This joint work has resulted in the increased user-friendliness of our digital processes and the transformation of sales funnels, making them simpler, usable and effective. This new way of relating to the client has had a positive impact on key metrics such as NPS, our Net Promoter Score.
A strategy scaled up over time
The Design area's greatest challenge has been scaling up its capabilities, both in terms of human resources and talent, as well as in the standardization of solutions, to deliver on its aspiration of becoming global while remaining efficient.
Six years ago, the team consisted of less than ten designers from across the globe focusing mainly on developing web interfaces. “We outsourced projects very often, which meant that we lost our investments in knowledge, because we failed to both keep it inside the Group and capitalize on it internally,” says Barrera.
In 2015, BBVA decided to turn user experience as one of its strategic priorities. The Group invested heavily and brought in new specialized talent to drive this growth strategy. In early 2016, Margarita Barrera joined BBVA to lead the global user experience team.
“We started working under the inspiration of a triangle that integrates design, business and technology. It was then that our area left behind its purely operational focus to becomes a strategic resource.”
The change of motto, from 'Forward' to 'Creating opportunities'; its app’s award-winning redesign; or the creation of a corporate brand in 2019, adapted to digital realities, are just a few examples of the importance that the design function has acquired over these six years as part of BBVA's global strategy.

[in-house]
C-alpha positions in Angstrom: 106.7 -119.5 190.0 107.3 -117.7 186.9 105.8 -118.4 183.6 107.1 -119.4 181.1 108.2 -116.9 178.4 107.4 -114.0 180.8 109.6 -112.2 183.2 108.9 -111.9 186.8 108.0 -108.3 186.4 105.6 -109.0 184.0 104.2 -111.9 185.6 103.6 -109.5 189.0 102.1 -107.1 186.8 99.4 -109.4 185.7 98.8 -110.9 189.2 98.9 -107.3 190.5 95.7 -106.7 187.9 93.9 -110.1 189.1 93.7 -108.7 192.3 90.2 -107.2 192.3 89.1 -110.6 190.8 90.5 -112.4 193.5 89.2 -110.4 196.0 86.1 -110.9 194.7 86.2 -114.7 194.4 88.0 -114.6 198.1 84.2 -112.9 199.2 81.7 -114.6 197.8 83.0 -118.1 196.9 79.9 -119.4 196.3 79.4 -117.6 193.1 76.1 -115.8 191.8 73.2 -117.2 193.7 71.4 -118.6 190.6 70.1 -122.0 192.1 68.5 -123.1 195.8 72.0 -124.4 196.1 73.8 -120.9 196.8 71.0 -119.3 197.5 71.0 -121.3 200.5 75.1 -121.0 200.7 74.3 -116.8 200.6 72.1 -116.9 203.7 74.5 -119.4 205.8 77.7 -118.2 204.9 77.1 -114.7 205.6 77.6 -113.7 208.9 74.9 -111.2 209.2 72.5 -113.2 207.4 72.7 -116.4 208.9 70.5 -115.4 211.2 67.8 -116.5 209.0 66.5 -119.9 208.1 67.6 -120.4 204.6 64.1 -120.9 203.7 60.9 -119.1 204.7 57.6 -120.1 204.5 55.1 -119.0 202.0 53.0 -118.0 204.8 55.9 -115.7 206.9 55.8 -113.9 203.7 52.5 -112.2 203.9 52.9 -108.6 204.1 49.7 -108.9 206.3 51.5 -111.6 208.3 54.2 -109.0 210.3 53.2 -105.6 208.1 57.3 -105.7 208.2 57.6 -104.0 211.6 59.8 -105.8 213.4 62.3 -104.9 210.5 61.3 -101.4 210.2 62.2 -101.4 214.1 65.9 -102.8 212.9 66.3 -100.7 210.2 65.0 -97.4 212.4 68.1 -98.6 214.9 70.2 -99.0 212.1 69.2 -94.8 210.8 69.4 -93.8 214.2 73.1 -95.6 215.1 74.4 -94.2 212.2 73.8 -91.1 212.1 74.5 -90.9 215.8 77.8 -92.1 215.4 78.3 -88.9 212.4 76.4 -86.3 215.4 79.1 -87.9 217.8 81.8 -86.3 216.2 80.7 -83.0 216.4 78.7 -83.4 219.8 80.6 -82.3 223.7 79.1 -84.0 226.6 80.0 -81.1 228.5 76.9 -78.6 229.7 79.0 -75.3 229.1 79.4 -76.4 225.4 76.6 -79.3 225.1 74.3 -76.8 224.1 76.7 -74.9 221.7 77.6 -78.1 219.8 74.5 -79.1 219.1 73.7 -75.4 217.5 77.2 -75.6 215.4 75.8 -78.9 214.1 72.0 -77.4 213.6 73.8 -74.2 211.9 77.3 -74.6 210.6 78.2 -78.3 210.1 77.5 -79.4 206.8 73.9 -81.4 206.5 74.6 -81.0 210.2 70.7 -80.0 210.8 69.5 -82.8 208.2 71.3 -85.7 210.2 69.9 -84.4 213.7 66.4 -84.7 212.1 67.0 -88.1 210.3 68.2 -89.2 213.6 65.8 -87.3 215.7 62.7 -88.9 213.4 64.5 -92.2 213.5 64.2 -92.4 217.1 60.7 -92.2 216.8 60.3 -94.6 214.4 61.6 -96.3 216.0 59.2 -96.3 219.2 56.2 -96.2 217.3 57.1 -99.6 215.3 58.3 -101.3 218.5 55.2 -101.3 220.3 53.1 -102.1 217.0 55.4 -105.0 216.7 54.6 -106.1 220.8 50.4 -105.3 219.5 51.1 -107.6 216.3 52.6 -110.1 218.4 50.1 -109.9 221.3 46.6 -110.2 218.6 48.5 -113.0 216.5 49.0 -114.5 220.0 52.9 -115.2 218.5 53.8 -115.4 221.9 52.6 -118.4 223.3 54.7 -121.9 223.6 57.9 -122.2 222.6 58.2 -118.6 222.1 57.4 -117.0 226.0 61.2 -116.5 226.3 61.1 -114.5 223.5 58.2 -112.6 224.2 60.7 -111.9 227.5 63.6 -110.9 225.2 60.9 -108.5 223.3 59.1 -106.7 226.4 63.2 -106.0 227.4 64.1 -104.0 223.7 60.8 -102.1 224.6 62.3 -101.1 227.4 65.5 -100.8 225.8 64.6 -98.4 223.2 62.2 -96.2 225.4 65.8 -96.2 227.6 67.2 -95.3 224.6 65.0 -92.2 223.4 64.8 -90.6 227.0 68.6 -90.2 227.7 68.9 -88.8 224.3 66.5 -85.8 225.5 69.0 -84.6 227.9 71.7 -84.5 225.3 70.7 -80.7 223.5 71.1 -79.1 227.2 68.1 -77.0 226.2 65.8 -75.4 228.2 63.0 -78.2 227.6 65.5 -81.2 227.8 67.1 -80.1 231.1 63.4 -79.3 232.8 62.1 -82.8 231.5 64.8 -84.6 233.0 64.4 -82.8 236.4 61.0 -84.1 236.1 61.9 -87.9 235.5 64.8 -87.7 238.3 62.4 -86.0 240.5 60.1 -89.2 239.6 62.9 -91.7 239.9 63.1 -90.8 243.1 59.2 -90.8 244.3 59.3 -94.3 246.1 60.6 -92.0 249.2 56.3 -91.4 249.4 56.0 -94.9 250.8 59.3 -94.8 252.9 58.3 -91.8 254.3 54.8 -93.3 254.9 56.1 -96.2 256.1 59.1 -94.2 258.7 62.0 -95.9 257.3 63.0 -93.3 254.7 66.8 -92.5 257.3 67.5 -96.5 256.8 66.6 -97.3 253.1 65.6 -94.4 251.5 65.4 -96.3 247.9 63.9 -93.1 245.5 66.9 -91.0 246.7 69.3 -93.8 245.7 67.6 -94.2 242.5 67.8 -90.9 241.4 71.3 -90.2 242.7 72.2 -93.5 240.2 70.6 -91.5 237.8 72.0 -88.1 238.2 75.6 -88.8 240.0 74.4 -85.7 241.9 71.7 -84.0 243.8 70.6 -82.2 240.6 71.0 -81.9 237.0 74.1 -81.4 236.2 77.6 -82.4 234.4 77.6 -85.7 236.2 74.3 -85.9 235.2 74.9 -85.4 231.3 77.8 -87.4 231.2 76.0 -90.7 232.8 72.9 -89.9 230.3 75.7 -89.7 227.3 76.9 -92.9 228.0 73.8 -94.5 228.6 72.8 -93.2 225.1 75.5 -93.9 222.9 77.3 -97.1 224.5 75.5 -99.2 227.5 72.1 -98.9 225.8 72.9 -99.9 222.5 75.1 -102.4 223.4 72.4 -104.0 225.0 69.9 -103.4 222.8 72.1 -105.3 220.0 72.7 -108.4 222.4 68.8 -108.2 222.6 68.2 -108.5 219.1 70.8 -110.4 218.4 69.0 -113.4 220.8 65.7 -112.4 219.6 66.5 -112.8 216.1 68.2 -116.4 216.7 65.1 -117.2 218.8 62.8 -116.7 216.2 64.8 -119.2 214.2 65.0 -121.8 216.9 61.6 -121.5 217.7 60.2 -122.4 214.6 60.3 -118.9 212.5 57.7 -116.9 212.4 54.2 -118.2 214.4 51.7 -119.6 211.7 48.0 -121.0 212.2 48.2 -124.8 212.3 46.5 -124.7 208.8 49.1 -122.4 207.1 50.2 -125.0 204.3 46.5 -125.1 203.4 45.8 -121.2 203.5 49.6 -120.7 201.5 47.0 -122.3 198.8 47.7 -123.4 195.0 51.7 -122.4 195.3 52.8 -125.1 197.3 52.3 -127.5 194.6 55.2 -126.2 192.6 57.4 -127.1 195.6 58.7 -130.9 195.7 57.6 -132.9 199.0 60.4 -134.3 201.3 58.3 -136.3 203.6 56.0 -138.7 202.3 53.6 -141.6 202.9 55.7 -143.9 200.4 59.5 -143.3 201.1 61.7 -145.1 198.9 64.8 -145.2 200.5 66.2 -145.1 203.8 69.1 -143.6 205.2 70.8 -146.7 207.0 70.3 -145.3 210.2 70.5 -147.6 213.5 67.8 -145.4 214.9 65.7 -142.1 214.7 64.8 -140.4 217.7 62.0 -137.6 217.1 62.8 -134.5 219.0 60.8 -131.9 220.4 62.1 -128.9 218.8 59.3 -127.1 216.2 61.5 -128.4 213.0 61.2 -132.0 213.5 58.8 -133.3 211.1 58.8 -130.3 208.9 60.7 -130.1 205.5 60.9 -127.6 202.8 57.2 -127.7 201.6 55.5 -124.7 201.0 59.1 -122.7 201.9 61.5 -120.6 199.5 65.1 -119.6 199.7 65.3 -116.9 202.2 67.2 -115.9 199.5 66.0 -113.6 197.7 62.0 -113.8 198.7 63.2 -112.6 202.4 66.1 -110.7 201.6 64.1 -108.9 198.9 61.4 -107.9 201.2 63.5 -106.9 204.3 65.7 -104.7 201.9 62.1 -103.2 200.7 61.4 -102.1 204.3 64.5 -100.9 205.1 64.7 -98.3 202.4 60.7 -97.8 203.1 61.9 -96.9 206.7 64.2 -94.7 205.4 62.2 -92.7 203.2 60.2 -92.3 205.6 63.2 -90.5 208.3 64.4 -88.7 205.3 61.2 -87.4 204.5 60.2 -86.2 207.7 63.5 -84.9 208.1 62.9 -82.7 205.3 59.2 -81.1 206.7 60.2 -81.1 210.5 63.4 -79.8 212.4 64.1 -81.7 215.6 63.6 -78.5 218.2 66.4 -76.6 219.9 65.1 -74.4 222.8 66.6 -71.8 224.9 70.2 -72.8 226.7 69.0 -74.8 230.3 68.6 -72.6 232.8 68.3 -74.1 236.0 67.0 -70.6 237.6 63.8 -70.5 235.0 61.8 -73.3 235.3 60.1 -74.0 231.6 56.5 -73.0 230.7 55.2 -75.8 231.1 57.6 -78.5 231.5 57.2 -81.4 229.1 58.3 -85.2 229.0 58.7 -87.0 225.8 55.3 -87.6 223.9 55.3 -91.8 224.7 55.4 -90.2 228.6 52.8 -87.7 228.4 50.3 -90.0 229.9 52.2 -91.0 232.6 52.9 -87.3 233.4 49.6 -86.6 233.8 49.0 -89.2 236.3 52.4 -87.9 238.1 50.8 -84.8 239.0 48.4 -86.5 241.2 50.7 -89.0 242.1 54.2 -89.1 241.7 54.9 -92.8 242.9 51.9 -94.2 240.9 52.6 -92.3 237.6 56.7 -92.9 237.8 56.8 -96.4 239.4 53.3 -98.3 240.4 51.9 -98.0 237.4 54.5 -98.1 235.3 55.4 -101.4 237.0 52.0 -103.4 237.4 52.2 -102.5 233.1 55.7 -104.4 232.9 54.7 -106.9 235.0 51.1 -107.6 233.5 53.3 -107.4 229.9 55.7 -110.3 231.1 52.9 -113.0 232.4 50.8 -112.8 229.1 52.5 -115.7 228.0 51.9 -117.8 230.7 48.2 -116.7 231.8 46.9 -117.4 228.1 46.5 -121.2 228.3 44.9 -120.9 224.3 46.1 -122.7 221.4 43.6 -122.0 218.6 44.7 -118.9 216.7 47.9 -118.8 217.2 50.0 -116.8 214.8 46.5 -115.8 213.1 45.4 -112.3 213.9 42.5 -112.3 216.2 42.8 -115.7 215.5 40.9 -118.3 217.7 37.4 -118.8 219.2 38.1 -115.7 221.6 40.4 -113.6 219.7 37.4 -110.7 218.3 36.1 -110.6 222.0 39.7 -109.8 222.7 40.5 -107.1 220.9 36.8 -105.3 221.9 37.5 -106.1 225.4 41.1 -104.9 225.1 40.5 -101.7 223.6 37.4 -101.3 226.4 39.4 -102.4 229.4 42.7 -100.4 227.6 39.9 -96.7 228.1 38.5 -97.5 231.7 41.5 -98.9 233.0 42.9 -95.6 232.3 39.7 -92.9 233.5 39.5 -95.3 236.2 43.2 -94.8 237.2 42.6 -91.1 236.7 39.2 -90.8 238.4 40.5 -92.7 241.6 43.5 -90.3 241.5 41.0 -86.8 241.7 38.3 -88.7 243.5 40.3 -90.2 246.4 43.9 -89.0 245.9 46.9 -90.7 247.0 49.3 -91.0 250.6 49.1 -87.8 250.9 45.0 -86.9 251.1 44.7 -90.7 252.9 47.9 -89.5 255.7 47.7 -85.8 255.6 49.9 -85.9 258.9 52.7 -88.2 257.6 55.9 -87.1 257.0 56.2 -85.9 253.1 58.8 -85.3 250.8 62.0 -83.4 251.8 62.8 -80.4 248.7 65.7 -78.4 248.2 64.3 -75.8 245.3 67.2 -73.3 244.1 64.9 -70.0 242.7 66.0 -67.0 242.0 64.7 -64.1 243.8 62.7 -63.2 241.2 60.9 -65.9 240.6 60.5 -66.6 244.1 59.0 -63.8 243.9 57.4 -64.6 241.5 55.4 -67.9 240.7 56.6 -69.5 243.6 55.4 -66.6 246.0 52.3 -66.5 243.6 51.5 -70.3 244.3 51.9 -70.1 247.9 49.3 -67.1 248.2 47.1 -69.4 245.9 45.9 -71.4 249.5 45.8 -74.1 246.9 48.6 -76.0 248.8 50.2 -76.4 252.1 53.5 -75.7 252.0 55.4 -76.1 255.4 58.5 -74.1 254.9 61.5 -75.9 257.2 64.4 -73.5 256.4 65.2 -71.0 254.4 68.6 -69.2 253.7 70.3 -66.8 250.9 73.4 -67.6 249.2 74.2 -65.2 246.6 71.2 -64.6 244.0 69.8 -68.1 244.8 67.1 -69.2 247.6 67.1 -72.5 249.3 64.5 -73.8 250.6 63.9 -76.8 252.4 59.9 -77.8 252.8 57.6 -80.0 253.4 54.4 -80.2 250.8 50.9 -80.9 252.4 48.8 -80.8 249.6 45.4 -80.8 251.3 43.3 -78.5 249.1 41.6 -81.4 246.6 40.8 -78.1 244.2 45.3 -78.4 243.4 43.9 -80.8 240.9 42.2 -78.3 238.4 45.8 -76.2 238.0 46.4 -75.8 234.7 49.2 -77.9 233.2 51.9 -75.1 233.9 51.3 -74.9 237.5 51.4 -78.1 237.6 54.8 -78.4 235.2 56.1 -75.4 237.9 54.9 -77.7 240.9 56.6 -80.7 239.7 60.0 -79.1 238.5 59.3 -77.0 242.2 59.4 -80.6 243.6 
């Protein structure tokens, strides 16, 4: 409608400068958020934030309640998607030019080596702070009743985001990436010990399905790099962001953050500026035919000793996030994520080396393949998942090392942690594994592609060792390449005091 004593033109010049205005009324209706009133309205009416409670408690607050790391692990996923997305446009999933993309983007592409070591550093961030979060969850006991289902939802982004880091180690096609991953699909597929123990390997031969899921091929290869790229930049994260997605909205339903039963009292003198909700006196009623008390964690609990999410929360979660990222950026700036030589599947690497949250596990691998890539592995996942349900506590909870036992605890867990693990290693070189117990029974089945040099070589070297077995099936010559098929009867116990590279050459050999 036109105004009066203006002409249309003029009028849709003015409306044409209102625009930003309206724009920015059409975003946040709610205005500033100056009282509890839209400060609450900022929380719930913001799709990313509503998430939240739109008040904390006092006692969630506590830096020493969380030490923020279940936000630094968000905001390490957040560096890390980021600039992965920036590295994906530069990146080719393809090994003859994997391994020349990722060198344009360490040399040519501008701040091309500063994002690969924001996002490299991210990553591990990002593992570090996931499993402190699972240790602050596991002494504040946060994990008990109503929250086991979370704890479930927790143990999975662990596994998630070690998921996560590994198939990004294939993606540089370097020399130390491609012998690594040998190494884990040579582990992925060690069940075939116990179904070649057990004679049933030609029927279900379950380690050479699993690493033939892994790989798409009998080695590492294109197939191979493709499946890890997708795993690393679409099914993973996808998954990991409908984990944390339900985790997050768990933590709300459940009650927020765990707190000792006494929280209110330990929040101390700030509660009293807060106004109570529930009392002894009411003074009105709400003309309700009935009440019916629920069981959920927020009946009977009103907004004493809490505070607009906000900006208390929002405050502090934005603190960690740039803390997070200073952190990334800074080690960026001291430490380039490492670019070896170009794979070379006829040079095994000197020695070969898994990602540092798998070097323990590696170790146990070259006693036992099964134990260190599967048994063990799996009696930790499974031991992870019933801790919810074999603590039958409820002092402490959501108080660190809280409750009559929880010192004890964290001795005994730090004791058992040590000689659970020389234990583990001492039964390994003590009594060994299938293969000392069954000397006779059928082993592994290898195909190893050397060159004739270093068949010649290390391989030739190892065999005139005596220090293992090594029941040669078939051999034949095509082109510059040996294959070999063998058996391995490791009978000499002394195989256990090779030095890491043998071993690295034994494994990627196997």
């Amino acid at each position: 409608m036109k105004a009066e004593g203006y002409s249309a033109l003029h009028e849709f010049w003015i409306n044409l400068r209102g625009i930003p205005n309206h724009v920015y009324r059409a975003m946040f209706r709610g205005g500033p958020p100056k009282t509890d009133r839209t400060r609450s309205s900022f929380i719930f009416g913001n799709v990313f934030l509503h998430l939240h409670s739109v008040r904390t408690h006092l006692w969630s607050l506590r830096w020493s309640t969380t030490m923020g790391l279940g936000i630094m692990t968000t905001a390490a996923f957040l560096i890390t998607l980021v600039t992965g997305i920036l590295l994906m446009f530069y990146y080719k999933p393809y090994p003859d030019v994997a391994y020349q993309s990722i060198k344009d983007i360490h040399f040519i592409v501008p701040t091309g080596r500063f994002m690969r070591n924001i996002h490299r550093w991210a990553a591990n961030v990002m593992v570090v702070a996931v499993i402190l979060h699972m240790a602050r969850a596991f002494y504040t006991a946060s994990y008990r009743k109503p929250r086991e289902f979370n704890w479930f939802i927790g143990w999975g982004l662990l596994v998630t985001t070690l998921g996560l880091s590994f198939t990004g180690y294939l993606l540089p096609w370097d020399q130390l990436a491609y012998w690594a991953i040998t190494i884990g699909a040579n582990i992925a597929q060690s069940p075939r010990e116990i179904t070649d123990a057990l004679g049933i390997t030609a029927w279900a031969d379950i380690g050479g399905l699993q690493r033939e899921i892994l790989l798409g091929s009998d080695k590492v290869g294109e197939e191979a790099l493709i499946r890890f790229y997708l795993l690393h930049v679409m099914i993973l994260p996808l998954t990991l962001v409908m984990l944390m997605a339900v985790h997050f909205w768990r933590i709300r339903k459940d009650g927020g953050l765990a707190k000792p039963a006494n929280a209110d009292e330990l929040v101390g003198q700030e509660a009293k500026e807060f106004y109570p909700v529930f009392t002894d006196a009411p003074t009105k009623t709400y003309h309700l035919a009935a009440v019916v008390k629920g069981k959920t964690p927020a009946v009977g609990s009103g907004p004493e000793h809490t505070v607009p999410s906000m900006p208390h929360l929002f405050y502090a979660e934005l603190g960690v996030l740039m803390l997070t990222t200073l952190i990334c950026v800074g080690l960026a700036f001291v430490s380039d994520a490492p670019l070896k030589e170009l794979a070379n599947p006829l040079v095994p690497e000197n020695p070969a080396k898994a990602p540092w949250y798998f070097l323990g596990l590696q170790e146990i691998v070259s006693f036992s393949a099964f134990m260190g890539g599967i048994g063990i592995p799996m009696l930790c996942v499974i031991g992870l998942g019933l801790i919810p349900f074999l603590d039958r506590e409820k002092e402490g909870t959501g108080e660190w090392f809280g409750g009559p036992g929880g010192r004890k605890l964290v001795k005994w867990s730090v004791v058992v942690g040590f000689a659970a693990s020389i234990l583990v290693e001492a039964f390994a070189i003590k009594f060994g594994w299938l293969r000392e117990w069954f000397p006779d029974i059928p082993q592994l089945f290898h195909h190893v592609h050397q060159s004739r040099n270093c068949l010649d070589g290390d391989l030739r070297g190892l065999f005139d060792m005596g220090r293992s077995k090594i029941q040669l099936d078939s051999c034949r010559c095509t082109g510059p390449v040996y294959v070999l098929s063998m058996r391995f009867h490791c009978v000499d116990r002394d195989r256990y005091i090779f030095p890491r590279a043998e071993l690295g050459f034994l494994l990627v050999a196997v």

Today, this original team of less than ten members, has blossomed into a community of 500+ designers working coordinately under a shared culture, shared methodologies and a shared philosophy.
The BBVA Experience system gives them access to the same technological tools irrespective of their location they are, ensuring that results are consistent, stable and efficient. For Barrera, this is a clear example of the efficiency of a distributed and real-time co-creation community: “Through a Design Federation that takes into account all local realities and needs, new emerging needs are analyzed to assess whether they can develop into a globally-used component. The goal is to implement the same digital services that succeed in one country in others.”
In addition, the Design Ambassadors Program offers training in 'design thinking' to the remainder of BBVA's workforce. A total of 5,000 employees have already completed this program. “To change our user experience, we felt it was also essential to accompany driving a cultural shift in the bank,” continued Barrera. Design is not restricted to displays and digital products: it can be a transformative lever in all kinds of projects.